To demonstrate the functionality that the client wanted, we used the Pubs sample database to simulate the operational environment. We added a table called field_user, which matches users with events. Screen 1 shows a partial database diagram of our modified Pubs database with the field_user table and related tables. Using this structure, we set out to demonstrate to our client the power of combining dynamic and join filtering in merge replication.

The Mechanics of Merge


The first step was to create the tables in the database. The SQL script in Listing 1 creates these tables. Before you designate a publisher, you need to specify a distributor for that publisher. Either the local server or a remote server can act as the distributor for the publisher. In this case, use the Configure Publishing and Distribution Wizard to configure your server as both a publisher and a distributor. To start the Configure Publishing and Distribution Wizard, select and double-click a server group, then select and double-click a server. On the Tools menu, point to Replication, then click Configure Publishing and Subscribers.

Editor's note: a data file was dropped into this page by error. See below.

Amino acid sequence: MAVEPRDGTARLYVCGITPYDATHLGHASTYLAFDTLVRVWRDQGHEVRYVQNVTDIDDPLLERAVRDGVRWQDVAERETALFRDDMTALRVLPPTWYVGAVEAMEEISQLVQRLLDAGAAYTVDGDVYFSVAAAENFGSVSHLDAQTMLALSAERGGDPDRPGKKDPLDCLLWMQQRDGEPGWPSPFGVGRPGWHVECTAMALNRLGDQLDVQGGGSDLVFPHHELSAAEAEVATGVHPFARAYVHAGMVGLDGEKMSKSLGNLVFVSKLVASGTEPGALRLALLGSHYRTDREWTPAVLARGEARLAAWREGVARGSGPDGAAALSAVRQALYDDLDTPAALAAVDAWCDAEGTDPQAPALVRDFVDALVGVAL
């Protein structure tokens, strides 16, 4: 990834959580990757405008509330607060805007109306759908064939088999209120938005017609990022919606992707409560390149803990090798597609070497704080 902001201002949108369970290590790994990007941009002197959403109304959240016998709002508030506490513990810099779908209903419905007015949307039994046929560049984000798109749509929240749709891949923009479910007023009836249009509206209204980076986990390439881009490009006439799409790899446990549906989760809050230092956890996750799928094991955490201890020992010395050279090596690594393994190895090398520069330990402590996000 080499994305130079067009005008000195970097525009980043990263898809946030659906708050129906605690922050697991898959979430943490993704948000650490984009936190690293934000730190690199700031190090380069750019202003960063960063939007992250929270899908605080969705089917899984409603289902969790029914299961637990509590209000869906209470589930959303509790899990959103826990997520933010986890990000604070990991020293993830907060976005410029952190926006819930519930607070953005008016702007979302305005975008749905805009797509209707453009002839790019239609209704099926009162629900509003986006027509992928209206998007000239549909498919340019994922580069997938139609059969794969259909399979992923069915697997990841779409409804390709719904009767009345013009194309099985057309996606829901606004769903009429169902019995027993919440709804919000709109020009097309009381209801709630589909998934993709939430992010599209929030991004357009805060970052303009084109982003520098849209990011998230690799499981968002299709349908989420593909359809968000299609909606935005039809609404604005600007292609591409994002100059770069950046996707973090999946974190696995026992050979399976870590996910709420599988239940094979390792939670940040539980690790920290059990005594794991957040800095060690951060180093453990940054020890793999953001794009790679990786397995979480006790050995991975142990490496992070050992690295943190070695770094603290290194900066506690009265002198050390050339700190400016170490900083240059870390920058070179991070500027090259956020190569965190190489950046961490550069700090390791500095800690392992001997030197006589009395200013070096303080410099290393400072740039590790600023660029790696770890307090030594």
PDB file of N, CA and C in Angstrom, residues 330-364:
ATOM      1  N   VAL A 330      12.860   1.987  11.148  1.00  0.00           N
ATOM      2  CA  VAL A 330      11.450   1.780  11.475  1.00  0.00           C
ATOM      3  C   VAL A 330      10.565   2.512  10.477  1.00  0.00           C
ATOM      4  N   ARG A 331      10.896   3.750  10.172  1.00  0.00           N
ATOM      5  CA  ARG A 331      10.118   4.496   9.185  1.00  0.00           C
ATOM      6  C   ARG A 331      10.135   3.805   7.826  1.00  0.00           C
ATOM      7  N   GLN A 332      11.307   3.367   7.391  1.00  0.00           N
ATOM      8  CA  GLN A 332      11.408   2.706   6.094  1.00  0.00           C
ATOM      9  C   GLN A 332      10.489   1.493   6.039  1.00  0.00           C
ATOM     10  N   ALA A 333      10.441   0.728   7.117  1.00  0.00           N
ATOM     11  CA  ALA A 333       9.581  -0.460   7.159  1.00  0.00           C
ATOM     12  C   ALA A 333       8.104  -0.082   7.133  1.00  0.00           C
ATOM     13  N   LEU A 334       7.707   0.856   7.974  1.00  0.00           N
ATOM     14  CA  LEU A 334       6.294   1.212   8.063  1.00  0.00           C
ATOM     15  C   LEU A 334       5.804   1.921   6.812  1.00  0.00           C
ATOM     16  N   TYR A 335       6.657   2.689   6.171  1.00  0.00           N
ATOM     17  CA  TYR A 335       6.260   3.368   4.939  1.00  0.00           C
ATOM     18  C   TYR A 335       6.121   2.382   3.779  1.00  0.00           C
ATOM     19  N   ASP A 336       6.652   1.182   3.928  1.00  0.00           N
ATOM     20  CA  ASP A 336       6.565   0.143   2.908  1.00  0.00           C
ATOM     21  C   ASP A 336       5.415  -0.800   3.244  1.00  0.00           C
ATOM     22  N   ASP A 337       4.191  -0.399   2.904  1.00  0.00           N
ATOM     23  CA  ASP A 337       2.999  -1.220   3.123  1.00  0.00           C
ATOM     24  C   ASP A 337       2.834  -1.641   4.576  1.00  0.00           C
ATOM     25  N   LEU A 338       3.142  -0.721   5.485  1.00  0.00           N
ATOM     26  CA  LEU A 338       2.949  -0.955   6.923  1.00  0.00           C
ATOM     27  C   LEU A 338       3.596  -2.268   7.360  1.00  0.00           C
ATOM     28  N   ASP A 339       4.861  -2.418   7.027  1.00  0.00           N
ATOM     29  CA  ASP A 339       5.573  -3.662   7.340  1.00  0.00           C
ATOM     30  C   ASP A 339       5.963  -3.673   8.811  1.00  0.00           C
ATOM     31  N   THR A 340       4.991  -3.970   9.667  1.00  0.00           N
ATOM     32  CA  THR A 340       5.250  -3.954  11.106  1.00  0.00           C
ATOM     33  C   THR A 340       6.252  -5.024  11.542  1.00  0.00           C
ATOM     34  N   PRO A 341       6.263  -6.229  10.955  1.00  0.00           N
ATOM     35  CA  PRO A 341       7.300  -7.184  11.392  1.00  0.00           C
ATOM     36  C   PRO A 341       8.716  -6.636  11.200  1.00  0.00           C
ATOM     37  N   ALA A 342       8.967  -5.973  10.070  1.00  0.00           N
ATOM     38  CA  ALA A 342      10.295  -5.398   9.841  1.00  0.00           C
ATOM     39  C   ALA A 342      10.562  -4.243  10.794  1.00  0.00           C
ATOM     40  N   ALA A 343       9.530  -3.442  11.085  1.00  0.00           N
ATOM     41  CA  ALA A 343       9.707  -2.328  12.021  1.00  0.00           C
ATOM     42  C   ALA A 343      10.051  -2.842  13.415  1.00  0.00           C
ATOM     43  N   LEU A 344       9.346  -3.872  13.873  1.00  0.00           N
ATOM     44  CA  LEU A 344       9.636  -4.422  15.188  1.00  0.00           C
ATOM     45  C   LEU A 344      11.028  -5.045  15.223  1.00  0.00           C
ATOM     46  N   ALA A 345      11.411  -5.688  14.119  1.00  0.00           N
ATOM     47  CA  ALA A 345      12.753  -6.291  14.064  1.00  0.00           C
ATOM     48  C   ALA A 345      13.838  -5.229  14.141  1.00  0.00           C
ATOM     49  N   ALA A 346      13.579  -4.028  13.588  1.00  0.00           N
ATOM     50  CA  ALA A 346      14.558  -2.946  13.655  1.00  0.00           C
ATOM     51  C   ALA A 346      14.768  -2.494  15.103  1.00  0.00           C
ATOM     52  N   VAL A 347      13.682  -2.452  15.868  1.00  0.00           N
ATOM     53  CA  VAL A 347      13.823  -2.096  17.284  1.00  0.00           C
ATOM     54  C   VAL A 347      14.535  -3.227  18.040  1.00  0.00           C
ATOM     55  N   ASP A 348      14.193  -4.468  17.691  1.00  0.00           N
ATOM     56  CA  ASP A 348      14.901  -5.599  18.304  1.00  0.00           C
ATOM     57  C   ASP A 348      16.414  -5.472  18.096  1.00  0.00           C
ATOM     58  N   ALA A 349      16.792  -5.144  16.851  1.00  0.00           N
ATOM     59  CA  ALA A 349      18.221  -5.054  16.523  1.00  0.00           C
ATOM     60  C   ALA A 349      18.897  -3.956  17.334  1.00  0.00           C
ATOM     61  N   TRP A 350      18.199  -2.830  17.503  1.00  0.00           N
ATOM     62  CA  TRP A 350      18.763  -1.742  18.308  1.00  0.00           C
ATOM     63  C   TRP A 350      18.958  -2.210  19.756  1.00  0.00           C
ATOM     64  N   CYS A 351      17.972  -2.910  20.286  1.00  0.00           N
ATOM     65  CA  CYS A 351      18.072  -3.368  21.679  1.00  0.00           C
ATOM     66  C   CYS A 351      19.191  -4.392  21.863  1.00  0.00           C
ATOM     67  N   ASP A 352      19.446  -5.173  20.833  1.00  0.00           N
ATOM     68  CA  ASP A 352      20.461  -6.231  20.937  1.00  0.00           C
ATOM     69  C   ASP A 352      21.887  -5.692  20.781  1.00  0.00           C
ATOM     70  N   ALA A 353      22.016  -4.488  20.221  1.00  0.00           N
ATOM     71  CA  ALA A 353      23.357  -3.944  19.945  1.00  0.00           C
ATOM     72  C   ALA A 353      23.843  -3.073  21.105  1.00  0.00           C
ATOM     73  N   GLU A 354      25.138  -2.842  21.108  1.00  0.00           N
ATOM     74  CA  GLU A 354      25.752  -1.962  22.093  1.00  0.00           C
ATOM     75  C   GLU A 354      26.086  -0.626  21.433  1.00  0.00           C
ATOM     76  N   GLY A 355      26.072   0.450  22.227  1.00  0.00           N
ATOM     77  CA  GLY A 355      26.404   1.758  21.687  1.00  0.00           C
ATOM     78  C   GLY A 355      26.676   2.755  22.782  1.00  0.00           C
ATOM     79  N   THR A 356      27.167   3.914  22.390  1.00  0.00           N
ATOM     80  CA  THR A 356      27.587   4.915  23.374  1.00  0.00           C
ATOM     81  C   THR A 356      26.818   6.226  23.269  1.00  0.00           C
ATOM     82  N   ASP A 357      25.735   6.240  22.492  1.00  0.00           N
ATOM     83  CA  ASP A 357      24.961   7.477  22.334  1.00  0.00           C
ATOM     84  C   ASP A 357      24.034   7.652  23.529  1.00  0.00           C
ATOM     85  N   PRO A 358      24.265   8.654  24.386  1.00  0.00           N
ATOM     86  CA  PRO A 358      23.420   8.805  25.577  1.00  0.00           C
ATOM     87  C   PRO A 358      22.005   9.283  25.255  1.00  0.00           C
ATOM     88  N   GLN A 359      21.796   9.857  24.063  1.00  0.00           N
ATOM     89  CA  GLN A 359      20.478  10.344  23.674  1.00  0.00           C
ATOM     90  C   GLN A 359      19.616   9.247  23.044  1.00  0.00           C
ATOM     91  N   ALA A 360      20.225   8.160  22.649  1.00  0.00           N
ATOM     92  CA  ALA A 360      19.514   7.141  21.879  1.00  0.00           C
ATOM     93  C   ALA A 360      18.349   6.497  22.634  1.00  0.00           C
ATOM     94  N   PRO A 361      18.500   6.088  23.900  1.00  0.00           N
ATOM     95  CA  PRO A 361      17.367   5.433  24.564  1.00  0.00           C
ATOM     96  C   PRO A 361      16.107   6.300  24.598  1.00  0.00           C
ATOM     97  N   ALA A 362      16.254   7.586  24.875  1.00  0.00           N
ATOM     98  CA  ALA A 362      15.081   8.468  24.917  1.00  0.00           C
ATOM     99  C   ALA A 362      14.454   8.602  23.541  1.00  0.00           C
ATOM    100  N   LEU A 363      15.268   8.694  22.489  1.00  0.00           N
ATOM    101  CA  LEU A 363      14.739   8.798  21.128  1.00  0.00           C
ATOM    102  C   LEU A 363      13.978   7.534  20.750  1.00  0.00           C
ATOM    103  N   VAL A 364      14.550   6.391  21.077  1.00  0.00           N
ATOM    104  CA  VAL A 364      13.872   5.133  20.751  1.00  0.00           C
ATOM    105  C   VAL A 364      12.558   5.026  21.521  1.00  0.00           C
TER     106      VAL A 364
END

The next step prompts you to specify a location for the distribution database and the log file or accept the default values, which you see in Screen 2. Then click Finish in the next dialog box to enable both the distributor and the publisher. A message box tells you that the configuration process was successful. Note that designating a server as a distributor uses additional server disk space to store the distribution database and the snapshot of the publication. Also, the replication agents running on the server use additional processor time.

After you set up the distributor and publisher, you have a tool called Replication Monitor installed on your system. Using this tool, you can monitor details about the current activity and the task history of each replication agent. Now you're ready to create publications.

To start the Create Publication Wizard, click the Publisher. On the Tools menu, point to Replication, then click Create and Manage Publications. In the databases and publications list, click the database to create a publication from, then click Create Publication to bring up the Create Publication Wizard welcome dialog box. Click Next to proceed. On the Choose Publication Type screen, choose Merge publication, as you see in Screen 3, page 26. The next dialog box lets you specify subscriber types. In this case, all subscribers are SQL Servers. As Screen 4 shows, Specify Articles lets you choose all or a subset of the articles (tables) for publication. Subscribers can subscribe only to a publication, not to individual articles within a publication.